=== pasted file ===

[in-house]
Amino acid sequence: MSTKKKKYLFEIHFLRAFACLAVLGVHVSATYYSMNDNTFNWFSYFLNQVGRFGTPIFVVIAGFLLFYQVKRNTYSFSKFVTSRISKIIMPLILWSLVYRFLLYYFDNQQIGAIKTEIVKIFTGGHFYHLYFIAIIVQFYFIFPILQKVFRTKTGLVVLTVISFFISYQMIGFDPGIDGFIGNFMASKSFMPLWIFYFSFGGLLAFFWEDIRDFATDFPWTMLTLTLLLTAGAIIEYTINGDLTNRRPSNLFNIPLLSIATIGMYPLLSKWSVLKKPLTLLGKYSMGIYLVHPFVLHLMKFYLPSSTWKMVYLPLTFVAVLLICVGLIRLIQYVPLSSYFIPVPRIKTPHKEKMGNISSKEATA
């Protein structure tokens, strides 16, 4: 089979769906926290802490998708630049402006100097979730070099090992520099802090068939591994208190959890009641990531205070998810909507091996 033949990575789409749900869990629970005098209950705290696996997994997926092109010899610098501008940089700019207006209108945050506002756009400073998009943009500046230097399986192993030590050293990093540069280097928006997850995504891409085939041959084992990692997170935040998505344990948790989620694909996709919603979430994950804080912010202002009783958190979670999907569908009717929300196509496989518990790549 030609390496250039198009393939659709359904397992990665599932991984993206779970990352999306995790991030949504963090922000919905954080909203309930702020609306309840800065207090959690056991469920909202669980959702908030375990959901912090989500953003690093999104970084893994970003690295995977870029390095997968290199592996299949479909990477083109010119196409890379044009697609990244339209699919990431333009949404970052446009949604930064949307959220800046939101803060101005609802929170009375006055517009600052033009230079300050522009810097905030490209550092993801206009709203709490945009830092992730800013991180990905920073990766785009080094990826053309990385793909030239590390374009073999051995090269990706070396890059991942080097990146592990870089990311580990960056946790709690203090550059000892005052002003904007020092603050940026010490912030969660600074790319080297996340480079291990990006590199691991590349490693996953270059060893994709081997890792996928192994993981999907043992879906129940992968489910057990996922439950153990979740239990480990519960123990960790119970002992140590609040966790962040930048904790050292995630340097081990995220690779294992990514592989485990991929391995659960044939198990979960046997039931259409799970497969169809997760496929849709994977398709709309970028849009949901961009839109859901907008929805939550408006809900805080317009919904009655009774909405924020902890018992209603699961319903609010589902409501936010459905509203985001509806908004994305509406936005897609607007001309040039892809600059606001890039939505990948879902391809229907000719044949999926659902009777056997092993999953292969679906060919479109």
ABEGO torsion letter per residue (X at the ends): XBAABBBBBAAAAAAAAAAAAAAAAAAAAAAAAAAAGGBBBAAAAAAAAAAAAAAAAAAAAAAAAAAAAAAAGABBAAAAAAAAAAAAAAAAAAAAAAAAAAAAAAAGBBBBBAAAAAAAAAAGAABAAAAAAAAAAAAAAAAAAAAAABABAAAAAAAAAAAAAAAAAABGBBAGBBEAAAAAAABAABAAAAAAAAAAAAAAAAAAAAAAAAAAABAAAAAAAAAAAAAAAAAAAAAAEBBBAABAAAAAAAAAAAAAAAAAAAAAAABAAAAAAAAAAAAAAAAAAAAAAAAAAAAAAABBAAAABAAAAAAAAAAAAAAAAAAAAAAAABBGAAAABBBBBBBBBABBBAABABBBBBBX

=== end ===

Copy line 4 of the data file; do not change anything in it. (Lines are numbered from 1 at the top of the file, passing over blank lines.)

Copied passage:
ABEGO torsion letter per residue (X at the ends): XBAABBBBBAAAAAAAAAAAAAAAAAAAAAAAAAAAGGBBBAAAAAAAAAAAAAAAAAAAAAAAAAAAAAAAGABBAAAAAAAAAAAAAAAAAAAAAAAAAAAAAAAGBBBBBAAAAAAAAAAGAABAAAAAAAAAAAAAAAAAAAAAABABAAAAAAAAAAAAAAAAAABGBBAGBBEAAAAAAABAABAAAAAAAAAAAAAAAAAAAAAAAAAAABAAAAAAAAAAAAAAAAAAAAAAEBBBAABAAAAAAAAAAAAAAAAAAAAAAABAAAAAAAAAAAAAAAAAAAAAAAAAAAAAAABBAAAABAAAAAAAAAAAAAAAAAAAAAAAABBGAAAABBBBBBBBBABBBAABABBBBBBX